What Makes an Emergency Manager?

Over the weekend I posted a question on Twitter that prompted a fair amount of discussion with my EM colleagues. What I asked:

Does simply working in emergency management make you an emergency manager? (Even with my ego) it took several years of working in the field before I was comfortable calling myself an emergency manager.

The resulting discussion brought up considerations of time on the job, job responsibilities and titles, education, professional certifications, standards, and other relevant topics. I fully admitted to my own biases, initially directed toward myself and my own career trajectory, but that I honestly have a tendency to carry over to others who might be new to an emergency management job; certainly, with no intent to belittle anyone or gatekeep the profession. The discussions over the weekend on Twitter led me to realize that part of my bias came from what roles I performed early in my career. My primary being a training technician, helping to prepare for and conduct training courses – certainly not managing the program until a few years later. Similarly, early in my career, any emergency deployments or taskings were at the ‘doer’ level, not anywhere near the actual supervision or management responsibilities that came a few years into my career. All of this was appropriate for early in my career. Certainly, I felt that I worked in the field of emergency management, but not that I was a true emergency manager. Not until I was given responsibility and authority, both in my primary job and emergency assignments, that I felt that I was an emergency manager.

I’d also suggest that I was influenced by my own impressions of many of the people I worked with and worked for. I was fortunate enough to learn and be mentored by some really incredible emergency managers (both in their primary and emergency roles). I was awed by their knowledge, their talent, and their ability to coordinate some very diverse groups of people and resources into a unity of effort. In my early years I couldn’t yet do that. I had a lot to learn and respect to garner before I felt I could call myself an emergency manager.

Certification is an interesting thing. While there are certifications in many professions, these fall into two significant types: Those that require experience and those that do not. I think they each have their place and are often appropriate to the profession which they are in. Standards are a related yet still different matter, especially since, in emergency management and related professions, there are several ‘certifications’ that can be obtained. The ideal is to have a standard in the profession. I think standards are something to be explored further, and I give a shoutout to friend and colleague Ashley Morris (@missashes92) who has a lot of thoughts about where standardization should go in emergency management. Personally, I think one standard of practice should be internships or mentorships. These are required by certain professions and I think that, when structured well, they are a great way to gain the proper kind of experience necessary.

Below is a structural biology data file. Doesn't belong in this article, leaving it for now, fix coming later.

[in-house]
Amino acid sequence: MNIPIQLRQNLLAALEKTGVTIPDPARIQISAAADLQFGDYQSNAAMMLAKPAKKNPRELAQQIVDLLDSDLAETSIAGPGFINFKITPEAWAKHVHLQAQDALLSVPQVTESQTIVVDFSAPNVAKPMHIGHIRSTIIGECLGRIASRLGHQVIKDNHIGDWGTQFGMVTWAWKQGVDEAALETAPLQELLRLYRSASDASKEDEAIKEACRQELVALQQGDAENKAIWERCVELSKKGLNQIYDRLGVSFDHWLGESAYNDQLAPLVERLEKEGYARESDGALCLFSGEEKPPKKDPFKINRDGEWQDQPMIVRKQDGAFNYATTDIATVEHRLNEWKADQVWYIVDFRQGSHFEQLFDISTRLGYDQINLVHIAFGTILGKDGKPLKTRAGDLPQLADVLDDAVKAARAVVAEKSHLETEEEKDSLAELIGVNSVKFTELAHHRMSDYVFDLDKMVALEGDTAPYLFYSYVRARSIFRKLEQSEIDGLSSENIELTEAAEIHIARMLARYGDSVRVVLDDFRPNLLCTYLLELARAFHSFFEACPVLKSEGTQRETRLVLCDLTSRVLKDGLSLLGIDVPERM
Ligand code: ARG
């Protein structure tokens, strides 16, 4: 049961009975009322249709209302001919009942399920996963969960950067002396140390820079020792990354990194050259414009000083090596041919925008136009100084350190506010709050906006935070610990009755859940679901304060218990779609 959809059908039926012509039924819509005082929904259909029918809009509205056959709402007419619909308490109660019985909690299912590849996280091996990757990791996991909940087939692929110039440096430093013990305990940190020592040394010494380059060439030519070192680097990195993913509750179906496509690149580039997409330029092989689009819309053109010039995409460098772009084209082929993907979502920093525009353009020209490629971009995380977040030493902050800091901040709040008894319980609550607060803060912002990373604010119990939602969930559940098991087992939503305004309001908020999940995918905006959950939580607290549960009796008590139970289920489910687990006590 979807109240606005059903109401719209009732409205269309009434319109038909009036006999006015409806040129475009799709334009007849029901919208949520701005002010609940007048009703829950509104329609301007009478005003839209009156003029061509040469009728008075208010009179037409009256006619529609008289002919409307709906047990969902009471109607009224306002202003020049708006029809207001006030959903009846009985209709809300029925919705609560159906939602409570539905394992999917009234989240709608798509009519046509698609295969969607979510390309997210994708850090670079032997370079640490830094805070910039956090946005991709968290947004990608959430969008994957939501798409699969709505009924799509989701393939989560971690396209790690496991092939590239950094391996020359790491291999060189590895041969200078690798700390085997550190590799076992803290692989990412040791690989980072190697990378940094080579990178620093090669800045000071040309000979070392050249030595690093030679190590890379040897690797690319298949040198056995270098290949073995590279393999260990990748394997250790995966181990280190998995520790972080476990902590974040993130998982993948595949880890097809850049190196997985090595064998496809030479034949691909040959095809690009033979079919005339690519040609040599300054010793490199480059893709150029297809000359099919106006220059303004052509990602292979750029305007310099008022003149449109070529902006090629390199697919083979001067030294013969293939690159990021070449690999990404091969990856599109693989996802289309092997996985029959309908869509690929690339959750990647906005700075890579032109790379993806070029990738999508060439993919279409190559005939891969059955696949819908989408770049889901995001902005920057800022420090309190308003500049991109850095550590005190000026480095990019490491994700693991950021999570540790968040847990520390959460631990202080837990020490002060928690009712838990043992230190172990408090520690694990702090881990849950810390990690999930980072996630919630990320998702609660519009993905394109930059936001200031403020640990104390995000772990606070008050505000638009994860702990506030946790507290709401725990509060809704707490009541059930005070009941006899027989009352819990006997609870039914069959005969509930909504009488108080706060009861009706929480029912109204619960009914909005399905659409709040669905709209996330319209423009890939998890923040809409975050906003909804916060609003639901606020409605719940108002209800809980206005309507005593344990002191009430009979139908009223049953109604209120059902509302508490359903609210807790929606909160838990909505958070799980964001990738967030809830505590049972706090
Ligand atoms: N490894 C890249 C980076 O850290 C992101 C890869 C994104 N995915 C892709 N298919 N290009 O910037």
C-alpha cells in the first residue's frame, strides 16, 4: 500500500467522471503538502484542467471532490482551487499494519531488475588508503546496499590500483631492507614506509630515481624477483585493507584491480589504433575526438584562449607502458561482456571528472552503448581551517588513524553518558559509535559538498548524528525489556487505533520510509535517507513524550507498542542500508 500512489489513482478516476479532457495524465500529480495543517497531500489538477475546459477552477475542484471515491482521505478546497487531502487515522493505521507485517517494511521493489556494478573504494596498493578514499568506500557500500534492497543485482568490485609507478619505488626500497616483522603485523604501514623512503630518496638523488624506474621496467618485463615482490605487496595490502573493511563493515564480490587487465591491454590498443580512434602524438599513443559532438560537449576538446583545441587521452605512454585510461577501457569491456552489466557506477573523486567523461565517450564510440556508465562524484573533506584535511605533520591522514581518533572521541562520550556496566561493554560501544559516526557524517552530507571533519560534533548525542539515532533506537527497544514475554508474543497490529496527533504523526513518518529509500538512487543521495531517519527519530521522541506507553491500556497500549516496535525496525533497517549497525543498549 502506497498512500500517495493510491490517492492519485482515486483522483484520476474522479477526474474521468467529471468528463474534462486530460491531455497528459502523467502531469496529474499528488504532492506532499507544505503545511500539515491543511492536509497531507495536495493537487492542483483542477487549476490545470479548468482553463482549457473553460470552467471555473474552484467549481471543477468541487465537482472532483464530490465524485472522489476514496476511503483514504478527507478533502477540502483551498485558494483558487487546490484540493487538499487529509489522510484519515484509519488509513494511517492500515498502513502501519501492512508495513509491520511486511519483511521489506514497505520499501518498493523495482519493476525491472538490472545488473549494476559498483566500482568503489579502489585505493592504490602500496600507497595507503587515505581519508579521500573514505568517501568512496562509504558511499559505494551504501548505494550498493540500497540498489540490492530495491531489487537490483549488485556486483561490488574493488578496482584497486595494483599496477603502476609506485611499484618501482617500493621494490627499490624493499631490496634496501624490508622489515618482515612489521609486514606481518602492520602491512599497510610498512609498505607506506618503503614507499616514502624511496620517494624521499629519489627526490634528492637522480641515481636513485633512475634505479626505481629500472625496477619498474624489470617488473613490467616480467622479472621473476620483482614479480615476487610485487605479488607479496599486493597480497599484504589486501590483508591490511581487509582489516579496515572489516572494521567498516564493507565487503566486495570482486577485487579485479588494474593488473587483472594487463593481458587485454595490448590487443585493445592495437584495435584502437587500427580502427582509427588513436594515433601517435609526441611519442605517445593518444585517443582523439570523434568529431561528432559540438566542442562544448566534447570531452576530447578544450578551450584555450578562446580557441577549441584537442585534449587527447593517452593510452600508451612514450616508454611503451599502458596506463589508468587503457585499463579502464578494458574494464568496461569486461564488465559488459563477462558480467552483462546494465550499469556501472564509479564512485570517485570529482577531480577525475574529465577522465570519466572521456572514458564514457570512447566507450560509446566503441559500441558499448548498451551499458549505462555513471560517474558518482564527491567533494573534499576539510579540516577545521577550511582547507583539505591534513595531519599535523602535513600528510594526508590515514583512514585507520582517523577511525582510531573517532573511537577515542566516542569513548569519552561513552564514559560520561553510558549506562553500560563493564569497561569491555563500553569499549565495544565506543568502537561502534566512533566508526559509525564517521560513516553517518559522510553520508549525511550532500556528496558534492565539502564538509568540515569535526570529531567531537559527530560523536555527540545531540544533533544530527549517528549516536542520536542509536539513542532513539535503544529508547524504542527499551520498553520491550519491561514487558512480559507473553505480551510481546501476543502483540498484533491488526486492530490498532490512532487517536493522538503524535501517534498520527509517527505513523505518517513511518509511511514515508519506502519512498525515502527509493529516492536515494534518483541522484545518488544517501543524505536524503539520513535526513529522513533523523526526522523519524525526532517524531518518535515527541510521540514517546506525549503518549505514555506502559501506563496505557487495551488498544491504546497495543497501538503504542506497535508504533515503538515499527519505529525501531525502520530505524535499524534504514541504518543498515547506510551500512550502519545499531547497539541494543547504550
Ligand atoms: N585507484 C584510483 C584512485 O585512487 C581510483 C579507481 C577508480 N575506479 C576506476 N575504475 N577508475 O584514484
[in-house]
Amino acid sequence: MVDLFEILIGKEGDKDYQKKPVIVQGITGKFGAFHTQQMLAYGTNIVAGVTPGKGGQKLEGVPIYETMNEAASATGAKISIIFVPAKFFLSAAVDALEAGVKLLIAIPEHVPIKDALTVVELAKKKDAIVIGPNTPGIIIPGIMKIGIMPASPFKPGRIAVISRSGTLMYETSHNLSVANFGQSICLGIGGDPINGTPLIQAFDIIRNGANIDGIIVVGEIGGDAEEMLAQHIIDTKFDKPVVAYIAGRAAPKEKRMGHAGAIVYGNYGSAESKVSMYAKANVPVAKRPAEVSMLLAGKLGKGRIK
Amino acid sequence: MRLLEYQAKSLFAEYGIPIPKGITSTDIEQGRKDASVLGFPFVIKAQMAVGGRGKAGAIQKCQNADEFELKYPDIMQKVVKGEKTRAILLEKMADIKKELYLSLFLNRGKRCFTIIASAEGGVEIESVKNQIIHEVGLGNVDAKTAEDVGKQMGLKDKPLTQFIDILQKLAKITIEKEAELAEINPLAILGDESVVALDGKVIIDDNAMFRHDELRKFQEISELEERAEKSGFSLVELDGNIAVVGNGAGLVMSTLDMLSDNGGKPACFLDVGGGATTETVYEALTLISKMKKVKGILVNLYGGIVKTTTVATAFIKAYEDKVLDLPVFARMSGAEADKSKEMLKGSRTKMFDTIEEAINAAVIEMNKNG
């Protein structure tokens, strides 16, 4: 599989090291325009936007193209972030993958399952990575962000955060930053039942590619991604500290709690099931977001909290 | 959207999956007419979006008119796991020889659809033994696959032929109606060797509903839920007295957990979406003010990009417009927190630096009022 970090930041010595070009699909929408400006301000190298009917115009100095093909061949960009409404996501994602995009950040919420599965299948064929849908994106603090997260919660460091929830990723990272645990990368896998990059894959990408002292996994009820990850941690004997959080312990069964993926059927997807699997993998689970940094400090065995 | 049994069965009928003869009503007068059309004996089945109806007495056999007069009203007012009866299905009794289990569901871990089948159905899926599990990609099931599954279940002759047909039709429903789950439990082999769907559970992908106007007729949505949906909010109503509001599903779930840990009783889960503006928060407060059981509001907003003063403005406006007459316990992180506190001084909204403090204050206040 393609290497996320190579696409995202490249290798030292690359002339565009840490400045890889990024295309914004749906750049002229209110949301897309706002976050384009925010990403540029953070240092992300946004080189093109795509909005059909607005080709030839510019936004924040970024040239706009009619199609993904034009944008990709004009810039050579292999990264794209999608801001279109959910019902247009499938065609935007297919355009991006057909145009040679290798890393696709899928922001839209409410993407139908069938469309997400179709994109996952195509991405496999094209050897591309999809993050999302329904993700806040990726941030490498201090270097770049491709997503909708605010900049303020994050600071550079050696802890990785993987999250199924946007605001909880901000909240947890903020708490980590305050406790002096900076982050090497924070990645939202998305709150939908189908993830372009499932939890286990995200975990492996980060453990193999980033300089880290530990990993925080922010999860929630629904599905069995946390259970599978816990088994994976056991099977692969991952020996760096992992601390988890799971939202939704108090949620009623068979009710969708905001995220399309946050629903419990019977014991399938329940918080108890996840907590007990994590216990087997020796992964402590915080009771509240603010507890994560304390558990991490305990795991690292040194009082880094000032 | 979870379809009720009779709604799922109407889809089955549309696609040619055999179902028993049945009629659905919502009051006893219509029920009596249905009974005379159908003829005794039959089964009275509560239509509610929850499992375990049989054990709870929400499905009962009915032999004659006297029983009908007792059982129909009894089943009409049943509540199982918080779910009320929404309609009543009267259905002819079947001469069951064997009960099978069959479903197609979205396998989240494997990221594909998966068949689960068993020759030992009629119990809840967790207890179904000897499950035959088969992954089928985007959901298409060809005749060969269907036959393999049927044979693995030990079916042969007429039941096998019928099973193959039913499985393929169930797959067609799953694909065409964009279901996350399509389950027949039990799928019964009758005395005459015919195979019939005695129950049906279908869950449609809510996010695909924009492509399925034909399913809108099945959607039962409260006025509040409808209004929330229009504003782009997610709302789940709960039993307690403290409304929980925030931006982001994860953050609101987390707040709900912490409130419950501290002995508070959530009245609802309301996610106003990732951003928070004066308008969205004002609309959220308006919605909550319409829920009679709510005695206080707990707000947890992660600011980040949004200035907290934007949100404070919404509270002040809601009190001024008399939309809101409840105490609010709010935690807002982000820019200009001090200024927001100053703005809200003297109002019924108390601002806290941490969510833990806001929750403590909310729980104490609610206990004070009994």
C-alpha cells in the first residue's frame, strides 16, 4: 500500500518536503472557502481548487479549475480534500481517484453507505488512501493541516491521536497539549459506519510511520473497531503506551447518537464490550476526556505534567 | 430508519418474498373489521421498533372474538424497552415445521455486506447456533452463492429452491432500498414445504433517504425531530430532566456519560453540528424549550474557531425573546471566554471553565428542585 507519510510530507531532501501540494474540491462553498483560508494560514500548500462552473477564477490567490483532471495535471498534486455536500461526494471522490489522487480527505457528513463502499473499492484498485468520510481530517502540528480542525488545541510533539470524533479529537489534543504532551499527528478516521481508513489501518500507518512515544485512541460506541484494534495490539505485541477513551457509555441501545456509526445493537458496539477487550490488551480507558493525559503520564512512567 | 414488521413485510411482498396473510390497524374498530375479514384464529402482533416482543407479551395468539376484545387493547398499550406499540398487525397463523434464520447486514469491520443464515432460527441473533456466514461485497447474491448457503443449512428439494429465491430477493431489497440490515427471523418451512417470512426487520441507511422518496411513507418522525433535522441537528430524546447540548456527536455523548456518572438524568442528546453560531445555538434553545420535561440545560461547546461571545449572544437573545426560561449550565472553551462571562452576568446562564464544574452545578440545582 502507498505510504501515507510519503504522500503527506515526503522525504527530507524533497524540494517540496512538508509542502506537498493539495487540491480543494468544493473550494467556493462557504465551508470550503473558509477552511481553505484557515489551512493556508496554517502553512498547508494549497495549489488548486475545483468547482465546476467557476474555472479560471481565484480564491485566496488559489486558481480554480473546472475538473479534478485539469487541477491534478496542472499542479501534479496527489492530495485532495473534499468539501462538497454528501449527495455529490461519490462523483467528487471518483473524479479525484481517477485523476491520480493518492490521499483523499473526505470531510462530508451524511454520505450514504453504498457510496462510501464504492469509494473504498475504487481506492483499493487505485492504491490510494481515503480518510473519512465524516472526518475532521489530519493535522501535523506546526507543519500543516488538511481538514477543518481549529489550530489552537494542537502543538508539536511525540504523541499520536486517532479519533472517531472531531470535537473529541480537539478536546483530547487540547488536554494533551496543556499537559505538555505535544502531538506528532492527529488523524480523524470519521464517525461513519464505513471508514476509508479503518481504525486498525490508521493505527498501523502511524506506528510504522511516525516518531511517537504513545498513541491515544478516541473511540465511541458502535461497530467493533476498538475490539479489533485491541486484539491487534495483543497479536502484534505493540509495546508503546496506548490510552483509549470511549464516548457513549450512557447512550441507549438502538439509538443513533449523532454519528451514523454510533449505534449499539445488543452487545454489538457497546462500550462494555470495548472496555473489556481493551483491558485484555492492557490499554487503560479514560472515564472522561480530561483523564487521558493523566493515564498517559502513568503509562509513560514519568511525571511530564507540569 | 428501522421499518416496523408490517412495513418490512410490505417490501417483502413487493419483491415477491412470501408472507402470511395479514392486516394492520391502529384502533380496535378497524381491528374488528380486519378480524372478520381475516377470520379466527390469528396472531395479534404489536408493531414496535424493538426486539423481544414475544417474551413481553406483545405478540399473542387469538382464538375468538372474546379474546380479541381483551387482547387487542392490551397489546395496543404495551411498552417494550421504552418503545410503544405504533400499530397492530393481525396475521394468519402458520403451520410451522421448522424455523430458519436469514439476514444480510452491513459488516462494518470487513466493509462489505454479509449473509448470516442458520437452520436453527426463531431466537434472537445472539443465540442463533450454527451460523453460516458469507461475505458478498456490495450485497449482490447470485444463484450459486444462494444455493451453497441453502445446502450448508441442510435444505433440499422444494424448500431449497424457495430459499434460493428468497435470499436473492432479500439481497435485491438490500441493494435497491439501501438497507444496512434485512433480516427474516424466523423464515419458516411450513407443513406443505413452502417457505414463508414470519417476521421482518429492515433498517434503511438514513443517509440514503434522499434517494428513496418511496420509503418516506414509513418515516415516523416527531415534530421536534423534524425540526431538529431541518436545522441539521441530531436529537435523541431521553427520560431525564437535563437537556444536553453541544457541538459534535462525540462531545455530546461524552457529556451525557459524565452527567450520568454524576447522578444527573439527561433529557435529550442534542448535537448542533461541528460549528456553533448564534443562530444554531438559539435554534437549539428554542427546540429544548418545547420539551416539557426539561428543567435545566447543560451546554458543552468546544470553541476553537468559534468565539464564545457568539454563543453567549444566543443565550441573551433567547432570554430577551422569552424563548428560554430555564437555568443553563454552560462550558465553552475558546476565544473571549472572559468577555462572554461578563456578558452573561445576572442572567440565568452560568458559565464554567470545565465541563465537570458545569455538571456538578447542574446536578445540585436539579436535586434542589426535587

Education was another topic that has relevance but also a lot of nuance, as it also has ties to job duties, certification, and standards. I don’t feel that someone having a degree at any level can simply call themselves an emergency manager. There is a lot of consideration for what degrees are applicable, and that’s a challenge given how broad emergency management is. Despite so many of us beating the drum that emergency management is not just response, we still see so many emergency management job postings listing experience requirements as a first responder. It’s a challenge for us to identify as a unique profession when so many jurisdictions simply appoint a police officer or fire fighter to an emergency management job because it’s “close enough” (given no other screening or qualifications). We all know emergency management is so much broader than response applications yet, as a profession, we tolerate that crap. Emergency management has so many niche functions within, many of which are supported by their own unique education standards: engineers, finance and grants, technology, communications, public and/or business administration/management, instructional design, human services, public health, and so much more. Think about all the business units within a large emergency management agency, or a ‘day in the life’ of a one-person emergency management shop. Recovery, mitigation, preparedness, response, grants, volunteer management, community engagement, interagency coordination, logistics, etc. None of that is one skillset. Yet many education programs in emergency management will just talk history and theory. Others will focus on response. Few seem to do it right, giving a good, comprehensive picture of it all. Depending on where they will work, some practitioners need to know about a lot of different things, while in others they can specialize.

Is someone who just does grants management any less of an emergency manager than someone who only does mitigation or someone who only does training? To even put a bit more of a curve on this, how about someone who is an academic, or a researcher, or a consultant? What boxes need to be checked to be labeled as an emergency manager?

The discussion on Twitter to my one question lasted a couple of days, with a lot of really interesting thoughts and insight. Everyone that contributed had very valid perspectives, and it seemed that many agreed that there is no simple answer.

As always, I’m interested in the thoughts of my readers. What do you think is makes an emergency manager?

©2020 Timothy Riecker, CEDP

Emergency Preparedness Solutions, LLC®

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